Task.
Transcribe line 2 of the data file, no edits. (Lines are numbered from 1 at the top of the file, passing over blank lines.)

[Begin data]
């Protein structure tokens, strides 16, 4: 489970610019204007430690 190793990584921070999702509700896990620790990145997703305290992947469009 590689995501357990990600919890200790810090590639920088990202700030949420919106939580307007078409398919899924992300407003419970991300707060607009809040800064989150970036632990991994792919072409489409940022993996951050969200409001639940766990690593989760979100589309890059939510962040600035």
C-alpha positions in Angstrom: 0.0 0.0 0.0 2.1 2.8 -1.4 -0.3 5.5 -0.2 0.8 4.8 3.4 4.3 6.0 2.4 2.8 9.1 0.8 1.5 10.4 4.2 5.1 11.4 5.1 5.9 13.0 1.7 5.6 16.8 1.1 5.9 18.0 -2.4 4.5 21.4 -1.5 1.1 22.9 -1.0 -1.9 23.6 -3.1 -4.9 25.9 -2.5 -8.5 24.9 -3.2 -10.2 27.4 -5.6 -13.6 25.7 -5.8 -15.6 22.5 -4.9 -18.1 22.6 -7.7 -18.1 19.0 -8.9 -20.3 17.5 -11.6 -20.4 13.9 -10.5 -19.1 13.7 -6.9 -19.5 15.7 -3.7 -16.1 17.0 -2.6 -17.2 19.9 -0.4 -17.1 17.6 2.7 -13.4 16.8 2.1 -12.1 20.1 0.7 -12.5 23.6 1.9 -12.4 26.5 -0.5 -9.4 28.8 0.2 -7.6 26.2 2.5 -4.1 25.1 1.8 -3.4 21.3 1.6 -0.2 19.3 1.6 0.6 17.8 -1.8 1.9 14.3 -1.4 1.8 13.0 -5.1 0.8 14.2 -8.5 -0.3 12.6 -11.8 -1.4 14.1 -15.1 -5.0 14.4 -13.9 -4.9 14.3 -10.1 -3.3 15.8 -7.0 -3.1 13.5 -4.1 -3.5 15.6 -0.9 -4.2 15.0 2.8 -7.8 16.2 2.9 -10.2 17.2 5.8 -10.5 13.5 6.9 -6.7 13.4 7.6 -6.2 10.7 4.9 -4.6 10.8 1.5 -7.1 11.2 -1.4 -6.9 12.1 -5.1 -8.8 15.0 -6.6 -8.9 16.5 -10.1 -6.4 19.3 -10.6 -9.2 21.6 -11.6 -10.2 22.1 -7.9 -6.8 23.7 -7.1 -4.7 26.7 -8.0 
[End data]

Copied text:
C-alpha positions in Angstrom: 0.0 0.0 0.0 2.1 2.8 -1.4 -0.3 5.5 -0.2 0.8 4.8 3.4 4.3 6.0 2.4 2.8 9.1 0.8 1.5 10.4 4.2 5.1 11.4 5.1 5.9 13.0 1.7 5.6 16.8 1.1 5.9 18.0 -2.4 4.5 21.4 -1.5 1.1 22.9 -1.0 -1.9 23.6 -3.1 -4.9 25.9 -2.5 -8.5 24.9 -3.2 -10.2 27.4 -5.6 -13.6 25.7 -5.8 -15.6 22.5 -4.9 -18.1 22.6 -7.7 -18.1 19.0 -8.9 -20.3 17.5 -11.6 -20.4 13.9 -10.5 -19.1 13.7 -6.9 -19.5 15.7 -3.7 -16.1 17.0 -2.6 -17.2 19.9 -0.4 -17.1 17.6 2.7 -13.4 16.8 2.1 -12.1 20.1 0.7 -12.5 23.6 1.9 -12.4 26.5 -0.5 -9.4 28.8 0.2 -7.6 26.2 2.5 -4.1 25.1 1.8 -3.4 21.3 1.6 -0.2 19.3 1.6 0.6 17.8 -1.8 1.9 14.3 -1.4 1.8 13.0 -5.1 0.8 14.2 -8.5 -0.3 12.6 -11.8 -1.4 14.1 -15.1 -5.0 14.4 -13.9 -4.9 14.3 -10.1 -3.3 15.8 -7.0 -3.1 13.5 -4.1 -3.5 15.6 -0.9 -4.2 15.0 2.8 -7.8 16.2 2.9 -10.2 17.2 5.8 -10.5 13.5 6.9 -6.7 13.4 7.6 -6.2 10.7 4.9 -4.6 10.8 1.5 -7.1 11.2 -1.4 -6.9 12.1 -5.1 -8.8 15.0 -6.6 -8.9 16.5 -10.1 -6.4 19.3 -10.6 -9.2 21.6 -11.6 -10.2 22.1 -7.9 -6.8 23.7 -7.1 -4.7 26.7 -8.0 